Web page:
I was also half wrong. Surprisingly, the new TV's LAN connection is Fast Ethernet, not Gigabit Ethernet. That means the LAN connection to the TV tops out at 100 Mb/s. But the Internet pipe into my living room is several times zippier than Fast Ethernet.

As I said nearly two years ago, Common Sense Can Be Misleading. Even simple theories need to be tested.

12/25/2015 Update from an Apple senior software engineer who contributed to the AppleTV:
The WiFi chipsets implement more of the protocol stack than ethernet chipsets (this isn't unique to the ATV by a long shot). Thus, using WiFi consumes *less* of the main CPU than ethernet, which is counter intuitive in that a wire is more reliable and requires fewer re-transmits. This also means that a wifi only device will idle sleep using less power than a wired device (if power management is of great concern).

Wednesday, December 16, 2015

Flying vs. Driving

Flight planning, flight planning, and more flight planning.
When I learned to fly, I thought it would be like boating. Sure, I knew maintenance would be expensive, but I imagined jumping into my plane, at a moment's notice, and heading off into the wild blue yonder.

It turns out, while driving and boating can be relaxing, flying is a bit more stressful on a complex level. For starters, when flying, I have to always be "on," meaning highly attentive, lest I make a catastrophic mistake. Even when cruising on autopilot, I have to continually monitor the instruments while talking to air traffic controllers; and they're not patient if you miss their calls more than once or twice. Driving tends to be very linear, in a single direction. A driver maneuvers based on what's directly ahead. Rarely does a driver worry about what's coming from the sides, never mind above or below as is the case when flying through three dimensions. What's more is that most of the flying I do is to keep my skills and plane from getting rusty. I'd love to fly for leisure, every day, but that's not realistic.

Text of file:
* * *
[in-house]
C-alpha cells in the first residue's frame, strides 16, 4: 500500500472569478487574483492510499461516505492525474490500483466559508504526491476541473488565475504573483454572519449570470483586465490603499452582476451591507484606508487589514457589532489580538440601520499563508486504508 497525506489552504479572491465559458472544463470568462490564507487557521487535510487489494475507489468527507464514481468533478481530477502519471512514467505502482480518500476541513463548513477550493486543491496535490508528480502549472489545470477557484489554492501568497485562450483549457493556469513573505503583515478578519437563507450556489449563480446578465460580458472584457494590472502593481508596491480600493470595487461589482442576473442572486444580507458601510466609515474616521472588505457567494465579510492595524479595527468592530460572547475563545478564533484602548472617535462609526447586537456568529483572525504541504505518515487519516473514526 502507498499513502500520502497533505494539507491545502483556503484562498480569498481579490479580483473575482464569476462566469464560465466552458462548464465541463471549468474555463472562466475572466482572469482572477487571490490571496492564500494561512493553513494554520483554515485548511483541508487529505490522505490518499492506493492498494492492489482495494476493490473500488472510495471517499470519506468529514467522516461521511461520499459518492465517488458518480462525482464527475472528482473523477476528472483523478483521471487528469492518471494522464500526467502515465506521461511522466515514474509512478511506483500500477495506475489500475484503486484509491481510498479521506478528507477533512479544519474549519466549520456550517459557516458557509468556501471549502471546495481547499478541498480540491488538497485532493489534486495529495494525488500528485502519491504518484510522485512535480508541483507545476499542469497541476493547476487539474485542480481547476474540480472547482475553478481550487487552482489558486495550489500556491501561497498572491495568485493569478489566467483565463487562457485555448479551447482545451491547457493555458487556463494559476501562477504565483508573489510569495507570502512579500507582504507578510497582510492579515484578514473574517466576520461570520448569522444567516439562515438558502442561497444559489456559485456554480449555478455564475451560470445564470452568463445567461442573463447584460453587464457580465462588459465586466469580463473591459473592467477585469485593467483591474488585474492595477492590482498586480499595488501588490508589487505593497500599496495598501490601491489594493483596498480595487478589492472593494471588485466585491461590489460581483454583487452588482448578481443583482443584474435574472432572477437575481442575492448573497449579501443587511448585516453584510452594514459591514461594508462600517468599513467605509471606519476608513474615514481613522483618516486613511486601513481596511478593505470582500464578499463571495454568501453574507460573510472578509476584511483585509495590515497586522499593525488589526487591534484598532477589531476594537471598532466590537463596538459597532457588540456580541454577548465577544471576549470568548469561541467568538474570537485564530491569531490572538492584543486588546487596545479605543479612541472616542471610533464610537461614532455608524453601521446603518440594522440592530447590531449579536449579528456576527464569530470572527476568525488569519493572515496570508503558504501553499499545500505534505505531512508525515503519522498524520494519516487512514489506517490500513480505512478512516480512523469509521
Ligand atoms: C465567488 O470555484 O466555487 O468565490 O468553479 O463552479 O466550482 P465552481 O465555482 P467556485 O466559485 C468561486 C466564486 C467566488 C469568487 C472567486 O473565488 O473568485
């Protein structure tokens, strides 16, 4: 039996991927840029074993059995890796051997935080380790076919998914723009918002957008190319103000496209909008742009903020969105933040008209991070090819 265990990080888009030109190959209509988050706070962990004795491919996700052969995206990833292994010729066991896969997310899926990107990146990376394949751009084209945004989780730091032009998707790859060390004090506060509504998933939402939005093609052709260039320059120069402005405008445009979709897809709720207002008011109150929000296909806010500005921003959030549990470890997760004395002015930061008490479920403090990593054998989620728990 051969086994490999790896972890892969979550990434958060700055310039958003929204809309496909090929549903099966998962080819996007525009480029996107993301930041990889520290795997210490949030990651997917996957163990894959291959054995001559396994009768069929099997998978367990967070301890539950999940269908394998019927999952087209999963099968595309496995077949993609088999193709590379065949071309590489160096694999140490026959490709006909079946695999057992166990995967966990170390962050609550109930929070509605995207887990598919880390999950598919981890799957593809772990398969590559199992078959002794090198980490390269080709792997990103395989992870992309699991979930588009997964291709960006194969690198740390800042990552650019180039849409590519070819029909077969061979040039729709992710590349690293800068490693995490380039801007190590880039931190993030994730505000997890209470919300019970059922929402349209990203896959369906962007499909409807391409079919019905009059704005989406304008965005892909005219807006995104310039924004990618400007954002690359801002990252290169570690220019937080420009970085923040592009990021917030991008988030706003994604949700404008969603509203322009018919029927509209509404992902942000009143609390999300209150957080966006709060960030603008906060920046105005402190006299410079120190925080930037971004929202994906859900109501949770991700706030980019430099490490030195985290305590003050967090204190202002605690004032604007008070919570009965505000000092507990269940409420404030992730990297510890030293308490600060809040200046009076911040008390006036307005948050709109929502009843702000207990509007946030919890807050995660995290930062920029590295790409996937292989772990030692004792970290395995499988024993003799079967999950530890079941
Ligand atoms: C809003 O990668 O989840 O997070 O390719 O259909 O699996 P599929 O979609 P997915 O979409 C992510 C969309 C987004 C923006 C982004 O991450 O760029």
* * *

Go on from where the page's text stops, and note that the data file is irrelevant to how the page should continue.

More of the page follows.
A couple months ago, I noticed the big difference between flying and driving on a trip to Cupertino for a speaking engagement on Apple's design and marketing philosophies. My intent was to fly myself into San Jose Airport. I did my usual planning, the night before, and drove out to the airport at noon. As soon as I got out of my car I noticed it was eerily quiet; like the calm in the eye of a hurricane. Something didn't seem right since the airport, which is usually a whirlwind of activity, was too still. After a minute or two I heard several F/A-18s flying fast, low, and loud. I pulled up a digital chart (map) of the airport and saw that it was under temporary flight restrictions (TFR). I hand't noticed the pending TFR, the night before, which seemed odd. I called the airport operations manager and he confirmed my concerns. The airport had suspended operations while the Blue Angels practiced for the next day's airshow. He also mentioned that the TFR was a moving target since the times kept changing leading up to when it went into effect. The TFR began about 30 minutes before I arrived at the airport and it would be in effect for nearly six hours.

Buttoned up since I was driving instead of flying.
I took a few minutes to do some mental math as I sat in my car listening to the silence, pierced by the roar of jet engines. Flying commercial, on short notice, was prohibitively expensive. My next option was to wait until 5 PM, pick up my flight clearance, and then depart, along with many other flights. That would probably get me to Silicon Valley around 9 PM. My final option was to hit the road and drive for eight hours. That would get me to my destination around 8 PM. I chose to drive.

As I headed up the 5, I couldn't help but notice my immediate mental shift from being outwardly focused on flying to being inwardly focused on me, myself, and I as I daydreamed through LA traffic.